“Neither disability nor age should be a barrier,” he says.

There are loads of activities, says the 69-year-old father of two.

“As a civil servant I was used to formulating words, so now I do creative writing. I can’t draw a straight line, but I still get lost in the world of my art class and I am a Go For Life PAL (Physical Activity Leader) with Age & Opportunity so I get my exercise.”

He and Margaret, 68, belong to the Dun Laoghaire branch of the Active Retirement Association – which is a social as well as learning outlet.

Retirees should look out for each other and bring the shyer people to events, he says. “Otherwise people stay in their homes and become as narrow as the four walls around them. Or men end up in the pub because it’s a social grouping. But we can become robotic if we don’t keep ourselves active and alert.”

Tips on how have a great retirement:

Manage your budget: Face the music — figure out what you will be earning and any State benefits you are entitled to, well before you retire, if possible. Check out websites like for ideas on cutting your cloth to measure.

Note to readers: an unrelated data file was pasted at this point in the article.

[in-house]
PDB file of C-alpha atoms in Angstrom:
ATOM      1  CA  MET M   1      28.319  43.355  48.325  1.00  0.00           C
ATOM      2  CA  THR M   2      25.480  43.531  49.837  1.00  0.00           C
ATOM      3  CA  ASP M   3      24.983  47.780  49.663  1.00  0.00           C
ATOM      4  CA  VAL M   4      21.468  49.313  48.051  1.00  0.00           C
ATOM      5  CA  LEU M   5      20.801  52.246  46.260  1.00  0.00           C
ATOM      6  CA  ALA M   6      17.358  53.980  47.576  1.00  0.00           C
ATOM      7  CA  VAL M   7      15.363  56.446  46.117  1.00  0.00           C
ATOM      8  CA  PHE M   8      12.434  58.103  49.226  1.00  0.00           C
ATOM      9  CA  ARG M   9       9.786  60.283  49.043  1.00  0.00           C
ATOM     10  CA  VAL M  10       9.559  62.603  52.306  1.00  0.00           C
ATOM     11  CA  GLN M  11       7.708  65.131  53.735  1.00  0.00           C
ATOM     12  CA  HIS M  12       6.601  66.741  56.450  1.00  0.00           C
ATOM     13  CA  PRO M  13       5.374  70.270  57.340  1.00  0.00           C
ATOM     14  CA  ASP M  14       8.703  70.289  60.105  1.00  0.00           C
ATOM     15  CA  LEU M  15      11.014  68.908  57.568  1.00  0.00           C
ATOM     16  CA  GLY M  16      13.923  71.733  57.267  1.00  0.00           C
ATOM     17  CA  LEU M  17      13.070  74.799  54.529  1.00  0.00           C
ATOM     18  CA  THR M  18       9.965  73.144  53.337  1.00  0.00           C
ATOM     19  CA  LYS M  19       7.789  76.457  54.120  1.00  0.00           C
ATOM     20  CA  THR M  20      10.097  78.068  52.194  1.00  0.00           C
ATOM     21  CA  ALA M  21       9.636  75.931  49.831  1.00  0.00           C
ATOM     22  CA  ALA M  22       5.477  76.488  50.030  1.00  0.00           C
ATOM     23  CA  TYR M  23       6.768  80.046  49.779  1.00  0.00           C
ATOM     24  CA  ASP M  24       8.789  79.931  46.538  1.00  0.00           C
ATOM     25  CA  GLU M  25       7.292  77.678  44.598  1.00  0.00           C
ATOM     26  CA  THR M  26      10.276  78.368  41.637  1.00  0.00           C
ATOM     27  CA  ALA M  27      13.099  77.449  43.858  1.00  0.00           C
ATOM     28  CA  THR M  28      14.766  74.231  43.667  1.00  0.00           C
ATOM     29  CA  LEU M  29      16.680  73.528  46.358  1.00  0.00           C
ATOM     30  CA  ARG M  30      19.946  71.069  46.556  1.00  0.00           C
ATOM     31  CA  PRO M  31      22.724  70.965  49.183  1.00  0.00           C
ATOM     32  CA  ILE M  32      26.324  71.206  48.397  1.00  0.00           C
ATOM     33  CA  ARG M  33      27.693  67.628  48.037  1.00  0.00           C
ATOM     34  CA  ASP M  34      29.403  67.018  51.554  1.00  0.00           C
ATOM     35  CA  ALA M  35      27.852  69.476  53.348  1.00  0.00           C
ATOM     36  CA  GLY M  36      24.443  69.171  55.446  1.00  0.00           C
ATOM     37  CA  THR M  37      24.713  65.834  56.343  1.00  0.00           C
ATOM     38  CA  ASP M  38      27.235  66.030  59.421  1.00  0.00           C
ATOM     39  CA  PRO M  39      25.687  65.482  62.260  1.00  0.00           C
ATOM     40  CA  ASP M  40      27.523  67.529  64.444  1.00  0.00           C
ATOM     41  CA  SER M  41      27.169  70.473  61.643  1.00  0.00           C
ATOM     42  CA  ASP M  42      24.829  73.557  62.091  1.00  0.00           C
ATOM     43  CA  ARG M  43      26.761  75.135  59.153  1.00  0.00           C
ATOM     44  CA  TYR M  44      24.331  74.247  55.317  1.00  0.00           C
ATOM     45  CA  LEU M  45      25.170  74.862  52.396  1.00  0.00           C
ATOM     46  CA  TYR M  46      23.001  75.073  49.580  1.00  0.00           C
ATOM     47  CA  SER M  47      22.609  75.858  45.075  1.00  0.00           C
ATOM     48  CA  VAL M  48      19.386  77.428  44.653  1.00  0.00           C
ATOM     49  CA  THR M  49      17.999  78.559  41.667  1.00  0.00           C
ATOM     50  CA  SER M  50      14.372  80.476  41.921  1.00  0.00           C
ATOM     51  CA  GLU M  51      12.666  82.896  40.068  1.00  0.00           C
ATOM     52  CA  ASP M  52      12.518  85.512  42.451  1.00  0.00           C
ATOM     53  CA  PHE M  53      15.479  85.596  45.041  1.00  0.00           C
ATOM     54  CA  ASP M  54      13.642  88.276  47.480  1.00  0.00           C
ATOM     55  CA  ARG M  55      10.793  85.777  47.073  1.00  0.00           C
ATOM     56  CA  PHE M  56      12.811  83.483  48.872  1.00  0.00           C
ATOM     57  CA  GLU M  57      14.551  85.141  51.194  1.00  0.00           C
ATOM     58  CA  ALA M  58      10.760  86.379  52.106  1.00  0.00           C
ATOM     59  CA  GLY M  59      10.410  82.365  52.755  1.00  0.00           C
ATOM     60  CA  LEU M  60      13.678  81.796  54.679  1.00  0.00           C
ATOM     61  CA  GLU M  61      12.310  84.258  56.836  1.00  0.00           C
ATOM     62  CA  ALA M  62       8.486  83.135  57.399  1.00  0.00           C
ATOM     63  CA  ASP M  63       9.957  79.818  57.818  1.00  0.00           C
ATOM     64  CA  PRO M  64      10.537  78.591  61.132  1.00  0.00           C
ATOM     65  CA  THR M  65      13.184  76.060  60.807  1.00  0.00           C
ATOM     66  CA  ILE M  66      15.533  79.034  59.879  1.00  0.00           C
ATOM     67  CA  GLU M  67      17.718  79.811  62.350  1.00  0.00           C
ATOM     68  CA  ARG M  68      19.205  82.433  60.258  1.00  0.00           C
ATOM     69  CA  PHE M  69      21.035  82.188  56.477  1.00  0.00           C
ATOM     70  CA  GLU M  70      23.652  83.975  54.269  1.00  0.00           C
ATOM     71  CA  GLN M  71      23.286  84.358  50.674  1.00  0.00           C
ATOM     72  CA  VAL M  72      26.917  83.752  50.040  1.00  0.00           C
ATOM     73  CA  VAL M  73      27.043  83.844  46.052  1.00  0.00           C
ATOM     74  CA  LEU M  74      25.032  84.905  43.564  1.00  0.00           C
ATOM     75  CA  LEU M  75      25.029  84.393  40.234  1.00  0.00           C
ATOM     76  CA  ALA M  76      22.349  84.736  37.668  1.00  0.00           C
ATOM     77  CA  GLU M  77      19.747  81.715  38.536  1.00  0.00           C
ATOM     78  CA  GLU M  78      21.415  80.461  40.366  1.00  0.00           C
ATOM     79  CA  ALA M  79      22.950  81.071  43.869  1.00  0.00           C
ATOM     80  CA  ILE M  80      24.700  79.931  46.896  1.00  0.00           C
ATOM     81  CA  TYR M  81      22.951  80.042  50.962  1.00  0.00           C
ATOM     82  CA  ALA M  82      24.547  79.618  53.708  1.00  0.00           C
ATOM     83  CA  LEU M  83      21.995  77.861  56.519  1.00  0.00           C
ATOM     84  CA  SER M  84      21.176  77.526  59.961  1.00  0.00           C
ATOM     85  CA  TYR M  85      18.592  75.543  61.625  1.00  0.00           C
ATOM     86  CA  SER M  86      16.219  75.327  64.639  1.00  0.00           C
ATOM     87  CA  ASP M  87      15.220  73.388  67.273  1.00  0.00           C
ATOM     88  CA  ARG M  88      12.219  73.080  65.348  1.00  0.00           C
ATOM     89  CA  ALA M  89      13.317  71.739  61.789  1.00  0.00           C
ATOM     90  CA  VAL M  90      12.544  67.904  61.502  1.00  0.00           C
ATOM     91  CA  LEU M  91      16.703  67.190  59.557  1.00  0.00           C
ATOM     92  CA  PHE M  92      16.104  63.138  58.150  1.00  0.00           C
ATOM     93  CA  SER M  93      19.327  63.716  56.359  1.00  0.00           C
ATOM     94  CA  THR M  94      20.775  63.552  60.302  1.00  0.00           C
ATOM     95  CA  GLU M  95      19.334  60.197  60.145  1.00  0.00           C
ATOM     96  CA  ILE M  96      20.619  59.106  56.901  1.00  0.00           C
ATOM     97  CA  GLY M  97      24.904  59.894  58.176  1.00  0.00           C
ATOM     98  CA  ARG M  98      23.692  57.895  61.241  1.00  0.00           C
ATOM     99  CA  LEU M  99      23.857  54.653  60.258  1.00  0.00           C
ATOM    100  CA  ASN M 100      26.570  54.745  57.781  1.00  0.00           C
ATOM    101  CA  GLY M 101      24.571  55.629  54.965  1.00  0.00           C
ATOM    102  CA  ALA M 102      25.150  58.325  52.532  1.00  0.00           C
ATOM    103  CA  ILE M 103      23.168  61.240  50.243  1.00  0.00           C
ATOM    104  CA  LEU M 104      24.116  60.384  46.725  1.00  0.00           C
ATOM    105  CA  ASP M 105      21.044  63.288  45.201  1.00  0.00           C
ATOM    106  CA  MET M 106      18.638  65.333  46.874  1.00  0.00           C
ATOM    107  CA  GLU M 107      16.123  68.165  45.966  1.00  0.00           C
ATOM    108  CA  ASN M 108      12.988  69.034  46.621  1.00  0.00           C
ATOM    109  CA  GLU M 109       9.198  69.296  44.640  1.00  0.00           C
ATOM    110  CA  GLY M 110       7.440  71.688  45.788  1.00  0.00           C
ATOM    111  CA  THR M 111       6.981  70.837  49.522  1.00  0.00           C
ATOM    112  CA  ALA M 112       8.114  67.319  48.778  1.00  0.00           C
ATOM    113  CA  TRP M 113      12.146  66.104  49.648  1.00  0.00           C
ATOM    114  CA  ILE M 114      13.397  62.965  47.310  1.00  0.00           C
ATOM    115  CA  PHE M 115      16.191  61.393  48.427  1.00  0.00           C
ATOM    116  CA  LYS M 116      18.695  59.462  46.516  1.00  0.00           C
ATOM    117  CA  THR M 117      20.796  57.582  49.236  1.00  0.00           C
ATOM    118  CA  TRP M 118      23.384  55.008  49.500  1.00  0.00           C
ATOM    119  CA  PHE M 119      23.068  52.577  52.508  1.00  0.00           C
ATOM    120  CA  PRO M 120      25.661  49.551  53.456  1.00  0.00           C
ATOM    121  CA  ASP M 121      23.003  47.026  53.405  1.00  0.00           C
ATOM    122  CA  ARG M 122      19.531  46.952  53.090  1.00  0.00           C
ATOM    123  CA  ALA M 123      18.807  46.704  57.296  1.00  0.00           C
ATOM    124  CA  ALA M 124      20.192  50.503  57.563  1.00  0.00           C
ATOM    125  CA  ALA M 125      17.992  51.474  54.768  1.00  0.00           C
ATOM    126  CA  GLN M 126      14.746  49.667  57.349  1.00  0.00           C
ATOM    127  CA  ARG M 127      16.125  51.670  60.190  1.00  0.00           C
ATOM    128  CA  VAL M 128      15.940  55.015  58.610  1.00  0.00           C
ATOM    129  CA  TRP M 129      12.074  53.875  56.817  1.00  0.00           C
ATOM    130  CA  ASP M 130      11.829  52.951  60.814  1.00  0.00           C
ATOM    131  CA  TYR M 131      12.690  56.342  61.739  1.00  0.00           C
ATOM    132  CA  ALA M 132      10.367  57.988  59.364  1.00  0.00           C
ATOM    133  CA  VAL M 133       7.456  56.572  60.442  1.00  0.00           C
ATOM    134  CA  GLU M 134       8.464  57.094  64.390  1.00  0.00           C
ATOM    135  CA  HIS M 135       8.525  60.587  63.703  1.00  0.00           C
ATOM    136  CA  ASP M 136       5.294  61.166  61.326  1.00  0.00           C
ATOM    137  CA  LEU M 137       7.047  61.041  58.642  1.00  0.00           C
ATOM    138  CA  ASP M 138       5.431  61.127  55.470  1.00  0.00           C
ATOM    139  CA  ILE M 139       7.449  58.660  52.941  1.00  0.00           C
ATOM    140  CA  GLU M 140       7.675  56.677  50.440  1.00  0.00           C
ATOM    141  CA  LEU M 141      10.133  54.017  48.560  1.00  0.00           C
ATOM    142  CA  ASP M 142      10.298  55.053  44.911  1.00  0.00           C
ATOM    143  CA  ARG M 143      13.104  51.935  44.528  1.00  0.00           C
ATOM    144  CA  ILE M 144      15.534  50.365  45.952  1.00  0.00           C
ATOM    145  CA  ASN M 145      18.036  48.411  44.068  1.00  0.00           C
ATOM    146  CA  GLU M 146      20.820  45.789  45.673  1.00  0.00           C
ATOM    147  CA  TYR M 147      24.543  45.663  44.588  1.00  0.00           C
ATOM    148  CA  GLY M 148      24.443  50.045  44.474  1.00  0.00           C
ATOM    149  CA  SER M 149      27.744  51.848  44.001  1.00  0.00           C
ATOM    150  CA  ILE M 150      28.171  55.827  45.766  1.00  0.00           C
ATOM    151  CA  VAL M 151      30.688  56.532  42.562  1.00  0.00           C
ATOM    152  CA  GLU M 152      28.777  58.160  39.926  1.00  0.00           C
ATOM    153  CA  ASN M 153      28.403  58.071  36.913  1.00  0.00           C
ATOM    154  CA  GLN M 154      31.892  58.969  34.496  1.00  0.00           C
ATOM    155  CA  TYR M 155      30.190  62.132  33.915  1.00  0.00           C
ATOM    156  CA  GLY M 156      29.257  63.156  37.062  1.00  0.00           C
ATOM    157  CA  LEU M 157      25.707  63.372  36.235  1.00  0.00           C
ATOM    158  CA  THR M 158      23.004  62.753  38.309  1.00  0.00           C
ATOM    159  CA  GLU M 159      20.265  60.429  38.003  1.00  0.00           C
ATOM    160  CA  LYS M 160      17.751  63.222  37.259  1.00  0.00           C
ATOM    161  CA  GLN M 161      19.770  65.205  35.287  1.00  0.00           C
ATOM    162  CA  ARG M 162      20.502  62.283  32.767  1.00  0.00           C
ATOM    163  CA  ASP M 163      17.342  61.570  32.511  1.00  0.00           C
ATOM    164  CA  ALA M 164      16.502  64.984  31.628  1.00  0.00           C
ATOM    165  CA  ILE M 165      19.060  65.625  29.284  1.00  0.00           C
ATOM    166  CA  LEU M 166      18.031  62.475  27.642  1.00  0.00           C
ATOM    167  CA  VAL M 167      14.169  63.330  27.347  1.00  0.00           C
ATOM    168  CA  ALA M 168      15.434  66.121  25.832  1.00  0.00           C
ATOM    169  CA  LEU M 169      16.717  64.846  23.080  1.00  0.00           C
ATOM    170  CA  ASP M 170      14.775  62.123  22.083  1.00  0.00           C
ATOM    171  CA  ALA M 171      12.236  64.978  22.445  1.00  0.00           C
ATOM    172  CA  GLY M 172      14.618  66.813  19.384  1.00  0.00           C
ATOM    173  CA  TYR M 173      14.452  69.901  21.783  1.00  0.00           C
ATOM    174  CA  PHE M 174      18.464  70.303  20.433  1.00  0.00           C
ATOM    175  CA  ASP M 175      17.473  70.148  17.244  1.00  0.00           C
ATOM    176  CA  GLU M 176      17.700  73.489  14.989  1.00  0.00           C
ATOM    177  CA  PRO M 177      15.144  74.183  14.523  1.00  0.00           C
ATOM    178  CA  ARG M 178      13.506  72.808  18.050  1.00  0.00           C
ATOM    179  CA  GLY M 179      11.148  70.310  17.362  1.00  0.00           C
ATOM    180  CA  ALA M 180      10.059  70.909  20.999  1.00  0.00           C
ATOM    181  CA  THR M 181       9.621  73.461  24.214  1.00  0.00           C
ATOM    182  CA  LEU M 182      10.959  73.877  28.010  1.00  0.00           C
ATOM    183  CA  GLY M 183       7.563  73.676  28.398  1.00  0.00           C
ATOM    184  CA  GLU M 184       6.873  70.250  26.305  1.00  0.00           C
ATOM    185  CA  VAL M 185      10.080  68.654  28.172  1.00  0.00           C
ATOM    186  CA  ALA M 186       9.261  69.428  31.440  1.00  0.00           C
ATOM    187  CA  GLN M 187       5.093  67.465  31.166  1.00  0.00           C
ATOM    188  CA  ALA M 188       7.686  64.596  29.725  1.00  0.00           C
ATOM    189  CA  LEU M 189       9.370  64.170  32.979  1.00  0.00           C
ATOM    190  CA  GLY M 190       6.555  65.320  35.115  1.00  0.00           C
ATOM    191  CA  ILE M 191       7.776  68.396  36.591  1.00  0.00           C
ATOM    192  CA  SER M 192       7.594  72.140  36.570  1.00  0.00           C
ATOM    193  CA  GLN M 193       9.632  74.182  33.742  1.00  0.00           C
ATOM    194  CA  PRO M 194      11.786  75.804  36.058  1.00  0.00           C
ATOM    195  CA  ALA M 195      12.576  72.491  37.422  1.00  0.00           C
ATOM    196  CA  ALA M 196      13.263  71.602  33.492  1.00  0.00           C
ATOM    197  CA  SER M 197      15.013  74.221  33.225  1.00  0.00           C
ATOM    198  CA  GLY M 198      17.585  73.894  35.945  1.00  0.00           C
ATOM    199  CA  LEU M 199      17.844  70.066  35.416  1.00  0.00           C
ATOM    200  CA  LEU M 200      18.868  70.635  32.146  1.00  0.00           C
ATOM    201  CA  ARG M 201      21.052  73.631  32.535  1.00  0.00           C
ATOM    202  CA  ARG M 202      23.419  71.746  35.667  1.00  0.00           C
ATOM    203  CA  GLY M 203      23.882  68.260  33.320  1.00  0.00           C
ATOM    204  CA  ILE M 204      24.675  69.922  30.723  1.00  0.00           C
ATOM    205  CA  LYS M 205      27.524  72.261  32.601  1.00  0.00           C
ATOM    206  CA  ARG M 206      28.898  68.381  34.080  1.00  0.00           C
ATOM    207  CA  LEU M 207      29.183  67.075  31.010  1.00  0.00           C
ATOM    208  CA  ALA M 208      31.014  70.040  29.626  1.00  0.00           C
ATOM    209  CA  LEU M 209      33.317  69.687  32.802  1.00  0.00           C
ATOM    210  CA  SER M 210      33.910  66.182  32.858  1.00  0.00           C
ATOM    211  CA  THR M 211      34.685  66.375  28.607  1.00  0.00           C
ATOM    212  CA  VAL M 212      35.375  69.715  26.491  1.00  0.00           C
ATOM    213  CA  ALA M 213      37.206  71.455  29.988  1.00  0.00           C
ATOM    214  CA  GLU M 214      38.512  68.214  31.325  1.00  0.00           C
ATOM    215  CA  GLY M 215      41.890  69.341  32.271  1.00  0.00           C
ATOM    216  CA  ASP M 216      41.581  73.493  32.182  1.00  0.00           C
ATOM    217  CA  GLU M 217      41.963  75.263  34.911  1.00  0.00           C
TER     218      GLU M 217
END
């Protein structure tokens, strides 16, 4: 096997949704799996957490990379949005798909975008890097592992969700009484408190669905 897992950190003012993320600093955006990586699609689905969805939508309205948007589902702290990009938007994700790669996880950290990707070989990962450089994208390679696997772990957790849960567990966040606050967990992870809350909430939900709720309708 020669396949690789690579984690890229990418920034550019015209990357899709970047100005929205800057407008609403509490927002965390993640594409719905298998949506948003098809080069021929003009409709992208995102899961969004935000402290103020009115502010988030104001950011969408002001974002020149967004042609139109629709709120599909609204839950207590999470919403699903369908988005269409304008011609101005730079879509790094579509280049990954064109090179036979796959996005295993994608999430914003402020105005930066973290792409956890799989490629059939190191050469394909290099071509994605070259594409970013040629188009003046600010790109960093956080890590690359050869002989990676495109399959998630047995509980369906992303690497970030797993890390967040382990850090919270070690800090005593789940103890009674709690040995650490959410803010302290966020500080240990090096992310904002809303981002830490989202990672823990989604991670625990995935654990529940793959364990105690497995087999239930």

Address your changing lifestyle: Every day becomes Saturday and Sunday, but you can’t lie in bed for seven days a week. We all need routine, advises Declan Lawlor of the Retirement Planning Council of Ireland. Look at having balance in your day.

Stay challenged: Your brain responds well when you do new things. Check out for fun ways to keep your synapses sparking. Join a club and take up a hobby, sport or simply meet new people. Your brain likes that also!

Eat well: Post retirement is a chance to take control of your diet. Eat fresh colourful food, less sugar, salt and fat, so that you have more energy to enjoy the decades ahead.Enjoy a little of what you fancy. Check out the Food Safety Authority of Ireland

Have fun: By staying connected, looking after you health and budgeting, it’s easier to stay positive in your retirement.